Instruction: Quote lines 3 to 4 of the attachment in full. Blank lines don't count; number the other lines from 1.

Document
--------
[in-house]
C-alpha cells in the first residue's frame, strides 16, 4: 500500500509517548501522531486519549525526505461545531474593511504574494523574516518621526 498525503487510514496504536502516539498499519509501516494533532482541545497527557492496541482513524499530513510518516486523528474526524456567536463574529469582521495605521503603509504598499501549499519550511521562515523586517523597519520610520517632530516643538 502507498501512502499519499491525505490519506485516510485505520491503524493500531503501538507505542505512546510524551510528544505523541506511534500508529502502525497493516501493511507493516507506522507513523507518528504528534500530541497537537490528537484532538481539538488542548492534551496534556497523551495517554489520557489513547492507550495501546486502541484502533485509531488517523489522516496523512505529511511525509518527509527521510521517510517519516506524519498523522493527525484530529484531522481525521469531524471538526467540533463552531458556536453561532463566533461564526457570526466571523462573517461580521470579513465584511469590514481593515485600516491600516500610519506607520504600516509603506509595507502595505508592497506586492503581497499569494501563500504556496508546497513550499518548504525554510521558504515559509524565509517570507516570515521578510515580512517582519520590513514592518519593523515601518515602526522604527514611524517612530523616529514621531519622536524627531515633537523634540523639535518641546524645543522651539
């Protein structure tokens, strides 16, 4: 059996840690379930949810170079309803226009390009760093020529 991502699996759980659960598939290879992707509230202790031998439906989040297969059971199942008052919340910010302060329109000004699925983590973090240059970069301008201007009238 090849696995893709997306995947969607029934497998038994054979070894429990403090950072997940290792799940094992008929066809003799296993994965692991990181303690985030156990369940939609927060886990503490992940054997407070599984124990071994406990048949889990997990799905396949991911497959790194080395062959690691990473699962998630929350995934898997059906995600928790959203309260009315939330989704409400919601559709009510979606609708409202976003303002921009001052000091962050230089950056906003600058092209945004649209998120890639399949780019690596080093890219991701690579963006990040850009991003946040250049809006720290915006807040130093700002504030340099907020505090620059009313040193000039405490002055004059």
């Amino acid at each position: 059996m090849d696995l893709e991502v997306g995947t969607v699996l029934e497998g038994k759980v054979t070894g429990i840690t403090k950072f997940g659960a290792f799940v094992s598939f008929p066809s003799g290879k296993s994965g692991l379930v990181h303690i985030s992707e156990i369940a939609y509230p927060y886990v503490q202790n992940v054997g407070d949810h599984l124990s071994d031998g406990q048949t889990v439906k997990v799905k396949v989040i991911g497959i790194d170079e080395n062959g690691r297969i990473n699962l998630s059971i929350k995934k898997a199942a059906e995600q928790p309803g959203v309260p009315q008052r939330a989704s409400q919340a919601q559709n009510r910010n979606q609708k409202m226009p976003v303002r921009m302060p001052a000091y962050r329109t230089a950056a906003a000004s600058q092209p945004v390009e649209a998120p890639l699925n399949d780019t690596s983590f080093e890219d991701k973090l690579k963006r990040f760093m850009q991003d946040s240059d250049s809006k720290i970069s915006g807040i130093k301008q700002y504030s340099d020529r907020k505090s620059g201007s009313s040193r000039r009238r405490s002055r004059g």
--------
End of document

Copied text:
């Protein structure tokens, strides 16, 4: 059996840690379930949810170079309803226009390009760093020529 991502699996759980659960598939290879992707509230202790031998439906989040297969059971199942008052919340910010302060329109000004699925983590973090240059970069301008201007009238 090849696995893709997306995947969607029934497998038994054979070894429990403090950072997940290792799940094992008929066809003799296993994965692991990181303690985030156990369940939609927060886990503490992940054997407070599984124990071994406990048949889990997990799905396949991911497959790194080395062959690691990473699962998630929350995934898997059906995600928790959203309260009315939330989704409400919601559709009510979606609708409202976003303002921009001052000091962050230089950056906003600058092209945004649209998120890639399949780019690596080093890219991701690579963006990040850009991003946040250049809006720290915006807040130093700002504030340099907020505090620059009313040193000039405490002055004059």
């Amino acid at each position: 059996m090849d696995l893709e991502v997306g995947t969607v699996l029934e497998g038994k759980v054979t070894g429990i840690t403090k950072f997940g659960a290792f799940v094992s598939f008929p066809s003799g290879k296993s994965g692991l379930v990181h303690i985030s992707e156990i369940a939609y509230p927060y886990v503490q202790n992940v054997g407070d949810h599984l124990s071994d031998g406990q048949t889990v439906k997990v799905k396949v989040i991911g497959i790194d170079e080395n062959g690691r297969i990473n699962l998630s059971i929350k995934k898997a199942a059906e995600q928790p309803g959203v309260p009315q008052r939330a989704s409400q919340a919601q559709n009510r910010n979606q609708k409202m226009p976003v303002r921009m302060p001052a000091y962050r329109t230089a950056a906003a000004s600058q092209p945004v390009e649209a998120p890639l699925n399949d780019t690596s983590f080093e890219d991701k973090l690579k963006r990040f760093m850009q991003d946040s240059d250049s809006k720290i970069s915006g807040i130093k301008q700002y504030s340099d020529r907020k505090s620059g201007s009313s040193r000039r009238r405490s002055r004059g």